By luck, I came across some new videos by Mohammed Agbadi. In his video, “Bring your drawings to life,” he looks at rendering skin and how light affects it. In another video about Handy App, Agbadi reviews a posing app. With this review, I learned that shadows and skin tones take on the color of ambient light. After being inspired, I definitely needed to add the techniques I learned in the videos to my unfinished Grammy portraits. Unfortunately, I couldn’t add them to H.E.R. or Khalid because they were already posted on Instagram.
Before I could jump back into the last two portraits, I decided to test the new techniques to ensure and convince myself that I knew how to implement them into my work. Since these skills were shown while painting digitally, translating them to my vector brain would take a little more time. I didn’t want to risk ruining another portrait testing it out, I needed an illustration that was in progress that would allow me to jump in and go crazy with a low risk of failure or no expectation. Finally, I found the perfect Illustration.
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When I was trying my hand at live streaming, I started the above illustration. Since then, I’ve stopped creating live video, and the image that I was developing went unfinished. For me, it was the right piece to use for this experiment.
As you can see the massive leap in lighting, shading and color use when comparing the unfinished with the final piece. In the final rendition, I focused on adding color to the nose due to blood gathering in the area it changes how the skin reacts to light. Subsequently, I decided to add some discoloration to the neck that worked its way up to the ears.
Choosing a complementary color makes the gradients blend better especially if you let them fade across a longer distance. In this case, they start fading at the chin and end near the base of the nose. As well, I threw in some lighting on the neck, because highlights and shadows make all the difference and don’t cost extra.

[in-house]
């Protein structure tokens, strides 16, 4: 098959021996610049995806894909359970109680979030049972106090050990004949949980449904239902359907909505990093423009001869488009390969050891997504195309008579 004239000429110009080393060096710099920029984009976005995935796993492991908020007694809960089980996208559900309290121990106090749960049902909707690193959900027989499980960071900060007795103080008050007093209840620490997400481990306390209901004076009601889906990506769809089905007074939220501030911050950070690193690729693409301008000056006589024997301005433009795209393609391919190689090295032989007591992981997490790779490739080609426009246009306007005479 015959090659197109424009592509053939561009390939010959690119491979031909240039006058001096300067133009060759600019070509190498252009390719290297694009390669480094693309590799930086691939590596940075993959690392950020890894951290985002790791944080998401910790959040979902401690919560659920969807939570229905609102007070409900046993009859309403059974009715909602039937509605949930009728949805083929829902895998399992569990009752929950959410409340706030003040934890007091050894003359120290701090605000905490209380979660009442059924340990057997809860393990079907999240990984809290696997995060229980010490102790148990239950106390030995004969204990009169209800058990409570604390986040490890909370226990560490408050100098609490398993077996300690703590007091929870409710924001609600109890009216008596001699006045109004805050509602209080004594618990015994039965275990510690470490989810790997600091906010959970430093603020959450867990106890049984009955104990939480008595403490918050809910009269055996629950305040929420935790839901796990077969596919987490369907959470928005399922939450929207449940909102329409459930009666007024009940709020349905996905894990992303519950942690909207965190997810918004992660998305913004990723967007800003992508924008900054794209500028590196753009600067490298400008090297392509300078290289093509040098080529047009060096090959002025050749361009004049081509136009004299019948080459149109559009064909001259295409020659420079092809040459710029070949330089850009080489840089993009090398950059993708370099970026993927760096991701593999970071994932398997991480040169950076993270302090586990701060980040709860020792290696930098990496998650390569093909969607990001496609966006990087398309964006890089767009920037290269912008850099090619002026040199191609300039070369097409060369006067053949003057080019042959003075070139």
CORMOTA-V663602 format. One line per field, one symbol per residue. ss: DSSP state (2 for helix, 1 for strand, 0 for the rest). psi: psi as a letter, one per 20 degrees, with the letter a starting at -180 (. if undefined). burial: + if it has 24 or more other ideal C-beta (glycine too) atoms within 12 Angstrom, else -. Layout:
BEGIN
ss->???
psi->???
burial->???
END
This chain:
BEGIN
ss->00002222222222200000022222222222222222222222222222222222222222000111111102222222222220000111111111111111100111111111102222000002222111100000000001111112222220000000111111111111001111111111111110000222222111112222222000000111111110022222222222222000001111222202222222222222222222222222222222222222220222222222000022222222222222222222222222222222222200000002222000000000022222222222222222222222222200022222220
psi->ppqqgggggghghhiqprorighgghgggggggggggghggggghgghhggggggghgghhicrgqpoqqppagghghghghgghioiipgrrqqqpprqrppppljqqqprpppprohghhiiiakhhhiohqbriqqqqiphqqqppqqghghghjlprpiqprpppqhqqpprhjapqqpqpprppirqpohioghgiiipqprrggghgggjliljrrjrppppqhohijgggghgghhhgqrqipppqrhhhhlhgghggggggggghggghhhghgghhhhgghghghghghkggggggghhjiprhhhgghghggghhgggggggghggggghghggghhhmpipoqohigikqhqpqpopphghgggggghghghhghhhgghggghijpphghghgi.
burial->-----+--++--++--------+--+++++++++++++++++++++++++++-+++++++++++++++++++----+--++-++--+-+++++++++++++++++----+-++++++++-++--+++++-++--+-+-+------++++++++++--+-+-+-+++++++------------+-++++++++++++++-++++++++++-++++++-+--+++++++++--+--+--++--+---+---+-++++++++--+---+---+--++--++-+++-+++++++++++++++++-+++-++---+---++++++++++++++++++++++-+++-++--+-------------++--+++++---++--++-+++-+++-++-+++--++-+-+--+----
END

I was so excited by the progress made on this piece that I jumped back into the Grammy Family series the next day. Let’s get it, Lil Nas X.
Man. I punched this illustration in the face. Likeness. Lighting. Subtle details. I used a lot of the techniques I learned from the videos from earlier. Even though he’s wearing a blue cowboy outfit, there’s a lot of subtlety in the lighting. Look at the folds of his turtleneck. How the light creates a gentle shadow by his ear. He even has a whisper of a mustache. The thing about this illustration is that the original reference photo was the opposite colorway. Blue background and red suit. Which I found ironic. You may not. I’m willing to discuss this if you’d like.
The culmination of this entire project is the Lizzo portrait. The lighting is so on point that I sometimes don’t believe I made this. I went into this illo with the intention to capture a regal vibe as Lizzo just exudes the presence of a queen with all that confidence. But, I also wanted to capture the emotion she infuses her music by closing her eyes and keeping the lighting on her soft.
I’m really proud of the reflection of the bamboo earrings on the side of her cheek. By the way, do you see those dope earrings? I’m a fan of my own art as you should be.
By the way, up until this piece, there was no ambient light in any of the portraits. Not one. The portraits were brighter and full color. Therefore, I added this magenta filter and it gave the illustration a mood and emotion. I loved the results so much that I went back and altered the portraits to what you see above.
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Grammy Family 2020 — H.E.R., Khalid, Lil Nas X, Lizzo
If you look at each portrait in this series, you can see the growth of the techniques from portrait to portrait. I’m really proud of myself for sticking with my plan and not quitting. It took a small detour, but even at that moment, I learned that there’s always room for growth and room to learn more.
Throughout the project, I had to remember, “Nobody will believe in you until you believe yourself first.” I knew this project had value and because of it, I feel I’ve moved into a new artistic home that feels very comfortable. Now that I’m here, I think I’ll stay awhile maybe work on a new series. Right after I finish my next book . . .